Tea Time

If you’re wondering what all the fuss is about, read on to discover more about kombucha
ITP images
July 07, 2019
By Karen D'Souza


Kombucha is a fermented tea that is made by adding various strains of bacteria, yeast and sugar to black or green tea, which is then allowed to ferment for a week or more. The resultant liquid is fizzy and has a mild, vinegary aroma. “It is higher in antioxidants than rooibos tea and is known for its anti-inflammatory potential,” says Keren Gird, senior dietician at Beyond Nutrition, Dubai.

One of the by-products of the fermentation process is acetic acid, which has been shown to slow the growth of harmful bacteria and yeasts. Kombucha made with green tea is thought to contain antioxidants that help the body to fight free radicals that cause cell damage. Vitamins C, B1 and B12 can also be found in this fizzy beverage.

You can also experiment with a variety of flavours when making kombucha. “Normally you would add your selected flavours to the kombucha after it has finished fermenting. You would remove the symbiotic culture of bacteria and yeast (SCOBY) and steep the ’flavour’ for 2-3 days, depending on how strong you want it to be. The flavour can come from juice, syrup or chopped fruits,” says Katie Christou, food and beverage director at Lowe, a contemporary restaurant in Dubai. “We serve ours chilled over ice but it can be served at room temperature,” she adds.


China, Japan, Russia and Korea have all laid claim to having first produced kombucha thousands of years ago. While there’s no solid evidence to support these claims, we can be fairly sure that this fermented beverage first appeared on the scene in the Far East, where tea was a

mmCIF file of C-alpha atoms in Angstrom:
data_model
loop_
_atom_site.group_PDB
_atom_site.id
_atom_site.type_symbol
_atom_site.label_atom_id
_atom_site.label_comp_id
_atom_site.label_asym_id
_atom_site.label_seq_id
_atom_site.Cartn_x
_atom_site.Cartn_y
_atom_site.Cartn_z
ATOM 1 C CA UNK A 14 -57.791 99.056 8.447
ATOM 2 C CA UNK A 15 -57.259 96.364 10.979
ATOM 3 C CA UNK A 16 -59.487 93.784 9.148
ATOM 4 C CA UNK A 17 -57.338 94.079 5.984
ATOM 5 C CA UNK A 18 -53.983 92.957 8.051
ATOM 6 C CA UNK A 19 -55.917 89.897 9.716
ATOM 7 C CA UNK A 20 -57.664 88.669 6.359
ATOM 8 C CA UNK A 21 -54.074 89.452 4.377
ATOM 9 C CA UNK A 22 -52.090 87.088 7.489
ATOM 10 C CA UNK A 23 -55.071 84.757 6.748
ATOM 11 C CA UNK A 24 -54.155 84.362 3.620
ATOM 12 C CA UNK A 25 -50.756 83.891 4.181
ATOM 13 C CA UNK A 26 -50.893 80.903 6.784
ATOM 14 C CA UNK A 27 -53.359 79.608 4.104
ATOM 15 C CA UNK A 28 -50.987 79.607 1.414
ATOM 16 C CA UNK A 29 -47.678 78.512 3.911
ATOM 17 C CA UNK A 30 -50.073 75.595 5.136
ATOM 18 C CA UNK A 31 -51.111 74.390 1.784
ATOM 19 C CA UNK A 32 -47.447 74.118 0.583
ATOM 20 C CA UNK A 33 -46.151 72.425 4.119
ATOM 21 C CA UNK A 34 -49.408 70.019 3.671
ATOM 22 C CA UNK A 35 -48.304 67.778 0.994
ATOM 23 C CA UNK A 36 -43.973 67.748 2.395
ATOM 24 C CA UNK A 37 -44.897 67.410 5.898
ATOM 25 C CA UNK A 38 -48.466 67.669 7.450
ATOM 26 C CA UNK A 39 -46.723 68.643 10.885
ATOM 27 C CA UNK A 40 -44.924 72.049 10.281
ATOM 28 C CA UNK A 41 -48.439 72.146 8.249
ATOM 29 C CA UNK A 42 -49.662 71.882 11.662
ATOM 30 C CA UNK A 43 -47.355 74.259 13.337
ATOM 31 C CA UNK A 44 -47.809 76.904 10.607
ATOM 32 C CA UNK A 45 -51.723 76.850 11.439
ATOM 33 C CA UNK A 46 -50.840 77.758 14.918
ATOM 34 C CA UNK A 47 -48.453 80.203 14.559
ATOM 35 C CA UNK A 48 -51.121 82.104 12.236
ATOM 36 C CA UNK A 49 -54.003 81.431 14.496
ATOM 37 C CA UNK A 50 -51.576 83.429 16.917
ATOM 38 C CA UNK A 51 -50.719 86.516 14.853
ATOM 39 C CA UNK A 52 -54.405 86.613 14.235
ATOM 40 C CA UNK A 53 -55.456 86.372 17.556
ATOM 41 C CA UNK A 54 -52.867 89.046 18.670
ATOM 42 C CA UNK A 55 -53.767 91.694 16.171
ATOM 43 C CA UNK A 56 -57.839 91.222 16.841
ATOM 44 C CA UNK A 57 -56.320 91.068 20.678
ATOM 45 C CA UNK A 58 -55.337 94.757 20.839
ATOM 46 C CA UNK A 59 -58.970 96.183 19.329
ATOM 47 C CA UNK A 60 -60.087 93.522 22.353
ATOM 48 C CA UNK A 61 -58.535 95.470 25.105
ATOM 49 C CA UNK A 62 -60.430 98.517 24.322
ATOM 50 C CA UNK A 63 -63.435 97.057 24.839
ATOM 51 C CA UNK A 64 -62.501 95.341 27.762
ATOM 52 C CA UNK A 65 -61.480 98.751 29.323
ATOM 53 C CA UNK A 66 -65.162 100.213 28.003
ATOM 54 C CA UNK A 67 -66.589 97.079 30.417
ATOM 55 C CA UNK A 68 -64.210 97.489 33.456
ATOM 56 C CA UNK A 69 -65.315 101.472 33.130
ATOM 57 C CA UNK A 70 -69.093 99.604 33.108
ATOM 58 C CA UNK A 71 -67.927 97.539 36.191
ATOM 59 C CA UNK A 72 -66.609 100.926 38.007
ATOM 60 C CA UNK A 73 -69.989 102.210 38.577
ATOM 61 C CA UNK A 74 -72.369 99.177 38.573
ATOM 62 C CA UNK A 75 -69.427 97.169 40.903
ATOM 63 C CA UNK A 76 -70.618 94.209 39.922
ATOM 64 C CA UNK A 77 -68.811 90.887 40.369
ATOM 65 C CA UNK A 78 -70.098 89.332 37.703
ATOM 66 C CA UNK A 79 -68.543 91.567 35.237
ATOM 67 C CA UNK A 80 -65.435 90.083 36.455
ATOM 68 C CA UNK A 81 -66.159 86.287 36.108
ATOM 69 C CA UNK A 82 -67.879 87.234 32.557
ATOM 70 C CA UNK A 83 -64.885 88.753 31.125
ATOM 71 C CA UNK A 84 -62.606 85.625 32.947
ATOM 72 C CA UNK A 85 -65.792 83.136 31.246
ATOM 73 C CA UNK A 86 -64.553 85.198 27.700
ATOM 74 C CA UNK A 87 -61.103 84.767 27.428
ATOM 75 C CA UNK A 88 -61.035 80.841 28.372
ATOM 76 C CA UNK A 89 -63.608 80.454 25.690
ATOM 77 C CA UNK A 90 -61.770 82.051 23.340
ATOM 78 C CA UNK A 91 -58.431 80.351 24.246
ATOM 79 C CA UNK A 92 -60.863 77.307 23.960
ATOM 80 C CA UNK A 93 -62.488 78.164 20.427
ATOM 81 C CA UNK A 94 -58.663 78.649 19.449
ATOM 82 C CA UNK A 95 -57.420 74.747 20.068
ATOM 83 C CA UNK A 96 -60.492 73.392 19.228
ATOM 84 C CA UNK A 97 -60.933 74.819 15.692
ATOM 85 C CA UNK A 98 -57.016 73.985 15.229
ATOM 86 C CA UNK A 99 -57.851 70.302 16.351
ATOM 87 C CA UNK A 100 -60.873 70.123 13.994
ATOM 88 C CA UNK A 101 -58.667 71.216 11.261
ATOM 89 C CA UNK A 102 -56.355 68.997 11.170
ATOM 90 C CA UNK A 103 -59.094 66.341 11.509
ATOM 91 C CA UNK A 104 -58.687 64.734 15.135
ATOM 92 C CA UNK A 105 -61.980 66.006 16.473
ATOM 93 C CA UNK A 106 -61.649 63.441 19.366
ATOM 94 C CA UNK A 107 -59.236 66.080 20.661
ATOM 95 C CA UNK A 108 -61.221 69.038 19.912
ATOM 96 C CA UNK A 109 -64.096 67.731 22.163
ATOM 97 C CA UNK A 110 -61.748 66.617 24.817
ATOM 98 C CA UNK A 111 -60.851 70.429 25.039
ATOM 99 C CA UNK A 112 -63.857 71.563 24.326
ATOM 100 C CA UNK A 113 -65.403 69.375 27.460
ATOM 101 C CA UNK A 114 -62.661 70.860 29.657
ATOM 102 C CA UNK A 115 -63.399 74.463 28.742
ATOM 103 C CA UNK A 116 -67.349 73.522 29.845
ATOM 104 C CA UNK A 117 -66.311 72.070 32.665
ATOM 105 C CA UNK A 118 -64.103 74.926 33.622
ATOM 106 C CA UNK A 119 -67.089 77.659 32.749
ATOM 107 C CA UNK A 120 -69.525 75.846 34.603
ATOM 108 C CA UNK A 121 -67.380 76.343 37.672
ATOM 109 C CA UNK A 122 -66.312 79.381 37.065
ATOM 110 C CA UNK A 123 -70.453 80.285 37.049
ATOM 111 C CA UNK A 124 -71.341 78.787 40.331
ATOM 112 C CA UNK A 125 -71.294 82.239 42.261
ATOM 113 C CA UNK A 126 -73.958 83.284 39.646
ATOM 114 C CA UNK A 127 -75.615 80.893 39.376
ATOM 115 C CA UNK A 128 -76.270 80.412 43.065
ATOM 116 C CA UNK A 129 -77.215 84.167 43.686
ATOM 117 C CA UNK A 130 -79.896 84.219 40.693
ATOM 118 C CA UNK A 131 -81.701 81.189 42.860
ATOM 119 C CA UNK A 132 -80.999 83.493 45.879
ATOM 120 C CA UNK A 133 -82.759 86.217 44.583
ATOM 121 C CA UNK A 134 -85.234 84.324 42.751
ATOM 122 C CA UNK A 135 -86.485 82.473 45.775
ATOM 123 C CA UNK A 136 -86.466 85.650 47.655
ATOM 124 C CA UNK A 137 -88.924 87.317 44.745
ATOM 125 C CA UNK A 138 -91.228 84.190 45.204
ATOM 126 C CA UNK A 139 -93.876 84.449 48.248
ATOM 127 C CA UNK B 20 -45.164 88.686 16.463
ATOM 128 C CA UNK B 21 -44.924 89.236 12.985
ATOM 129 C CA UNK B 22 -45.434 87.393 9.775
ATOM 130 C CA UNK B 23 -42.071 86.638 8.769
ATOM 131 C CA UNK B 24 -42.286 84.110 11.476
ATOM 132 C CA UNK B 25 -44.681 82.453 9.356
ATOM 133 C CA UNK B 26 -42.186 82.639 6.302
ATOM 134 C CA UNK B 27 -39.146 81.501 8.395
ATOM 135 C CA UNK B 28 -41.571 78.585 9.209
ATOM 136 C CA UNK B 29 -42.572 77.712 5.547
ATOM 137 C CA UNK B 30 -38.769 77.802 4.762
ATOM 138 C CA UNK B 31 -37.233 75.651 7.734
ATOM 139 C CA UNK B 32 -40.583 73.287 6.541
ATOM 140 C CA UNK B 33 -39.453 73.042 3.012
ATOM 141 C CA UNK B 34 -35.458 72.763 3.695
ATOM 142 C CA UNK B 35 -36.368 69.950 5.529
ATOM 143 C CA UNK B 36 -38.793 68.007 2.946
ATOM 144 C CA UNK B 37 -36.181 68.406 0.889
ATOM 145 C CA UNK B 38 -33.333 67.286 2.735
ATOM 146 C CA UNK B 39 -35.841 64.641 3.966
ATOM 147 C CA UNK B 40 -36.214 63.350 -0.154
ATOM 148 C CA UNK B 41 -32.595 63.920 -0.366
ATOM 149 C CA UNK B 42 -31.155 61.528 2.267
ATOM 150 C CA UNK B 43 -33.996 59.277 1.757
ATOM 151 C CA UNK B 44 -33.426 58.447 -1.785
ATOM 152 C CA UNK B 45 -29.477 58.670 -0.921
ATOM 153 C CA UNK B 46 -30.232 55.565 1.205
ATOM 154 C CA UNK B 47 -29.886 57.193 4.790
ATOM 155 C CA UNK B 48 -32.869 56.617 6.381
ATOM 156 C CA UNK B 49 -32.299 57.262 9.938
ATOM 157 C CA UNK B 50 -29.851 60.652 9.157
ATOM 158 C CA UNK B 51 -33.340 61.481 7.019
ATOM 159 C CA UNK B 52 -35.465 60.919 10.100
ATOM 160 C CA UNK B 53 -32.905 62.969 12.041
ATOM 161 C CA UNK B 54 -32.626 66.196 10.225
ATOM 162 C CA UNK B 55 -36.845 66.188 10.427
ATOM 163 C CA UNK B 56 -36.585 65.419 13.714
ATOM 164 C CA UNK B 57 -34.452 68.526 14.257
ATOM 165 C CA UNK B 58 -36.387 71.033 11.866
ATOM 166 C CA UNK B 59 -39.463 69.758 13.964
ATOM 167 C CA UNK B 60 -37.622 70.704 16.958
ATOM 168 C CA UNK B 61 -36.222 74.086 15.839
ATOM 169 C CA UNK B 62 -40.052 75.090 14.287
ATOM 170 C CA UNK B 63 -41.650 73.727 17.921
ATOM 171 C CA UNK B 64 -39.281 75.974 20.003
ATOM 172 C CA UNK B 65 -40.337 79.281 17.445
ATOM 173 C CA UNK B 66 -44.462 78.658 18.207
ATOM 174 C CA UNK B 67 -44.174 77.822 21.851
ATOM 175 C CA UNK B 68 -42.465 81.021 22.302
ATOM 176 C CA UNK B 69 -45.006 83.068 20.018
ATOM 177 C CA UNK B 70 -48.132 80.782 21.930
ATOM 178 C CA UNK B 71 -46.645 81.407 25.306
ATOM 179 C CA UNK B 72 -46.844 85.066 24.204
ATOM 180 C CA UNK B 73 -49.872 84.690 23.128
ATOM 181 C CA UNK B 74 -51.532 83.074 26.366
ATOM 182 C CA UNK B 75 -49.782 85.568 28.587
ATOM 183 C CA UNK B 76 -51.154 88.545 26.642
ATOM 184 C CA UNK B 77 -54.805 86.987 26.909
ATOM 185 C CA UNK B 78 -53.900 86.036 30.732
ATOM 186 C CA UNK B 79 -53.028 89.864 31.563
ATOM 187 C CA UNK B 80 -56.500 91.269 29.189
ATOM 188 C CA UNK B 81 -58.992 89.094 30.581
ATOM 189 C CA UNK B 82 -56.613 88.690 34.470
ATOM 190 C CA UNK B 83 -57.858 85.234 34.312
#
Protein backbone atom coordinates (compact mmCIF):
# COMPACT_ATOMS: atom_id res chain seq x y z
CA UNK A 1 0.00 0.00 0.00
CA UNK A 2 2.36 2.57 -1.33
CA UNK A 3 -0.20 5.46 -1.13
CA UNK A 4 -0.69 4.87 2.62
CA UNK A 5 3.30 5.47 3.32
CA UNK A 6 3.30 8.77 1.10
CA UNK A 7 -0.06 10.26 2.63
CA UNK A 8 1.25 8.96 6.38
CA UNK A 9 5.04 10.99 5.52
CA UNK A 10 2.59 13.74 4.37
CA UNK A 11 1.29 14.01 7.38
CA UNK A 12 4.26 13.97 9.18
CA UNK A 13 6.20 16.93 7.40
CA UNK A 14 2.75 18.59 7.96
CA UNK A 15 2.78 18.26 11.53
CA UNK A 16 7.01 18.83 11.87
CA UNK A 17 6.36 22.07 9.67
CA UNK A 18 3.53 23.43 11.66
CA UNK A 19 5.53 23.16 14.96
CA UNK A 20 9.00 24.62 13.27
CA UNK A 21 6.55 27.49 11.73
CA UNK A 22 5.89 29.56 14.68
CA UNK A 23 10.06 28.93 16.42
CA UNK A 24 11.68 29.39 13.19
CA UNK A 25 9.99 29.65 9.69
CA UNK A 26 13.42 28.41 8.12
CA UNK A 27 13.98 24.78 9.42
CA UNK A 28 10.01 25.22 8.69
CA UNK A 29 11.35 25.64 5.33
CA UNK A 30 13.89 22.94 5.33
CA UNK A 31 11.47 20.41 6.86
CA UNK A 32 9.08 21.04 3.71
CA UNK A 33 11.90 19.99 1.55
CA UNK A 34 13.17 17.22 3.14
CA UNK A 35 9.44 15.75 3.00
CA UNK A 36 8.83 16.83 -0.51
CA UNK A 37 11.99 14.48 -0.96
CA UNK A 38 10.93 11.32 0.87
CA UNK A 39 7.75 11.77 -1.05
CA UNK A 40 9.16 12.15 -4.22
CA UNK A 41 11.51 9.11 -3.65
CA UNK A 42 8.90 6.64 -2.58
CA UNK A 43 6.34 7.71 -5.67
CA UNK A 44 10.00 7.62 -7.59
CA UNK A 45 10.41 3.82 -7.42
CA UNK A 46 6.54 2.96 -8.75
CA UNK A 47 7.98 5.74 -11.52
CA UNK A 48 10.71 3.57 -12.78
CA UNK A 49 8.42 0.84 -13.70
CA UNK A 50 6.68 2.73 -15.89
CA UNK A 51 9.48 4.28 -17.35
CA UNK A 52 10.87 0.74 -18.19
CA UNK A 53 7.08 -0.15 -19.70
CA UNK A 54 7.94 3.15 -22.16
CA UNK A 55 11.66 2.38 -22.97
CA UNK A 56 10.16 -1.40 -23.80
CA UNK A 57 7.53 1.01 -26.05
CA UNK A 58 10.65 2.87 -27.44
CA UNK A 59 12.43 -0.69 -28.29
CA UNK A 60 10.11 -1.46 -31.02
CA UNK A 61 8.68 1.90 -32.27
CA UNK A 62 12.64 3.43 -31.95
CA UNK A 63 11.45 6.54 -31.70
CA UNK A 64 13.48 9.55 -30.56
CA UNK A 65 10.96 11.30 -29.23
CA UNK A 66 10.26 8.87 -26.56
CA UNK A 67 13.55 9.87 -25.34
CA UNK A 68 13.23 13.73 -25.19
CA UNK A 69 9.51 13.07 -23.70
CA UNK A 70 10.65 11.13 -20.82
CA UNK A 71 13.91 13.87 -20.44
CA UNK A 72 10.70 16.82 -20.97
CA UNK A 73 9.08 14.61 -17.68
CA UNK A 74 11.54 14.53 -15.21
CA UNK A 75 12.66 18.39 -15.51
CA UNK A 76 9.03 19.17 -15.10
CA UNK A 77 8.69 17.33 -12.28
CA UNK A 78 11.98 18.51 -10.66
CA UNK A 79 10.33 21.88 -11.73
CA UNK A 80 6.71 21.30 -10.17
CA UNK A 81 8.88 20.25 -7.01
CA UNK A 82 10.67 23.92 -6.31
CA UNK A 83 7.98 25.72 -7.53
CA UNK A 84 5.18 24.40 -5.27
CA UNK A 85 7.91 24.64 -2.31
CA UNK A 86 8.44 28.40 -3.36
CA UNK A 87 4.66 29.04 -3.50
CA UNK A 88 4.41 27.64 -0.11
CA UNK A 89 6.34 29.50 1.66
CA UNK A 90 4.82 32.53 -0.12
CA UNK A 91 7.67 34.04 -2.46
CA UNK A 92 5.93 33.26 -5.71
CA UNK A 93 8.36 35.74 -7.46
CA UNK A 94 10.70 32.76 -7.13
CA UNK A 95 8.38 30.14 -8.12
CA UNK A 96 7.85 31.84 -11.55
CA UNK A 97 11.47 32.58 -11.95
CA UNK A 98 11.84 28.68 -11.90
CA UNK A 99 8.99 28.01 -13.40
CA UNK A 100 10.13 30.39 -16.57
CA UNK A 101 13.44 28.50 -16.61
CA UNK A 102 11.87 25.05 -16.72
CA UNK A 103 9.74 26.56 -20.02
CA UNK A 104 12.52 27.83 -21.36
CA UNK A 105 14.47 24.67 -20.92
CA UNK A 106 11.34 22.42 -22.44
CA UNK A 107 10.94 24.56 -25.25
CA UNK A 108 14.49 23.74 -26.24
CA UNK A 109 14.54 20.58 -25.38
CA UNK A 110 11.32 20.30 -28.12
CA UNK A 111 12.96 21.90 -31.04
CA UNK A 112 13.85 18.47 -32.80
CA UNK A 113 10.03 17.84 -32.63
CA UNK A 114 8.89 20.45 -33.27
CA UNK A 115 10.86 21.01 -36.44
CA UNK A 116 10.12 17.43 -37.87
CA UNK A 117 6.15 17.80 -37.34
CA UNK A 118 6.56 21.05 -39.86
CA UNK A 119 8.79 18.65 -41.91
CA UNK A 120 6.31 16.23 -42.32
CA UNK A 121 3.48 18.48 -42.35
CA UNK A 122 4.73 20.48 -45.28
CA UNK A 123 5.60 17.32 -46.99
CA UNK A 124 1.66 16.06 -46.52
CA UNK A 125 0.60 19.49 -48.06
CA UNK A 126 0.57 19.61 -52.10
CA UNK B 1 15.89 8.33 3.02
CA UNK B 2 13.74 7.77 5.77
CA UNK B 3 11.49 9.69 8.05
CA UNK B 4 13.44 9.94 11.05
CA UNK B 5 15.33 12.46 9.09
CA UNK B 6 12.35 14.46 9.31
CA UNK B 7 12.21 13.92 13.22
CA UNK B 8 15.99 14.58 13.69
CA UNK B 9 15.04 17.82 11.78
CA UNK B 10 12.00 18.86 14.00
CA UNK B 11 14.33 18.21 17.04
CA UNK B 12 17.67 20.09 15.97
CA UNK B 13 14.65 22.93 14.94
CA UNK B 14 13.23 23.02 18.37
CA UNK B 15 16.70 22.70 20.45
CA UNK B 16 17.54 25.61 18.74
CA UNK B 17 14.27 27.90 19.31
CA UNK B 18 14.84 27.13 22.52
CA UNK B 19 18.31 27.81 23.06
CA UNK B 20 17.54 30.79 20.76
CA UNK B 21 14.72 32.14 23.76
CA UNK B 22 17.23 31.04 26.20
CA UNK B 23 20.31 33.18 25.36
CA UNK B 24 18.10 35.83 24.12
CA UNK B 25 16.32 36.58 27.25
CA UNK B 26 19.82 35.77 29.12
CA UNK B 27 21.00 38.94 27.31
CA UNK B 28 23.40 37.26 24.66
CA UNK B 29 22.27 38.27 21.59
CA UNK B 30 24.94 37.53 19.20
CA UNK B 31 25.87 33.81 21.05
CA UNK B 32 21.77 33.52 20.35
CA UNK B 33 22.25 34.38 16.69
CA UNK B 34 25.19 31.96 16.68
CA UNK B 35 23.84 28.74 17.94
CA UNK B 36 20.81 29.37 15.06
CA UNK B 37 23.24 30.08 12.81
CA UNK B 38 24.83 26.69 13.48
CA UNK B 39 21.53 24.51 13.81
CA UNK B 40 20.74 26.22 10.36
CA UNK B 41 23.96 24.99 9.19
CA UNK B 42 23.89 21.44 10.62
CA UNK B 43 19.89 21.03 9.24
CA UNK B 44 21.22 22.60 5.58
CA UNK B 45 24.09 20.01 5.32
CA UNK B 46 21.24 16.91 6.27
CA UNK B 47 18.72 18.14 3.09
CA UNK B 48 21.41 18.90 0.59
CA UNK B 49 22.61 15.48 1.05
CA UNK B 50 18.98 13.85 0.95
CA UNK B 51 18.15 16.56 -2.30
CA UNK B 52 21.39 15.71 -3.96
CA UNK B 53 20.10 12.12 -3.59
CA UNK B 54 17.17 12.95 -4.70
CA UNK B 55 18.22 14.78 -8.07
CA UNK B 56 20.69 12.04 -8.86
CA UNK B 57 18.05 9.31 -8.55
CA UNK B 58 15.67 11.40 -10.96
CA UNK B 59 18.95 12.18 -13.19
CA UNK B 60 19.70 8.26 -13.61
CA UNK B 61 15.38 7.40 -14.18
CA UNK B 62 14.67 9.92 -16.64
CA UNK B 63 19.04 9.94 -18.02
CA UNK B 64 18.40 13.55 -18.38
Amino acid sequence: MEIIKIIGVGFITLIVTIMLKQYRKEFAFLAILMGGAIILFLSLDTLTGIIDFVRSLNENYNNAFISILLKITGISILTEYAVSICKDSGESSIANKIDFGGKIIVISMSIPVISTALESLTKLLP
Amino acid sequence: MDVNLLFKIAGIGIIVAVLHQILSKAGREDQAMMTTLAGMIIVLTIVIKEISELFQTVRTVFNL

popular drink.


The bacteria and yeast culture that forms on the surface of kombucha during the fermentation process is known as a SCOBY, or a symbiotic culture of bacteria and yeasts. It looks like a rubbery pancake and is often called a ‘mother’. You can buy a dehydrated SCOBY online.


Place extra SCOBYs in a glass jar with a plastic lid. Pour fresh, unflavoured kombucha tea into the jar until the SCOBYs are completely covered. Replace the lid and put the jar in a dark cupboard. Check on it from time to time and top up with fresh kombucha if needed. Keep the jar out of direct sunlight and do not refrigerate.


Kombucha has around 80 names worldwide. Some of them include Red Tea Fungus, Medusa Tea and Gift of Life.

To make your own batch of kombucha at home, try our recipe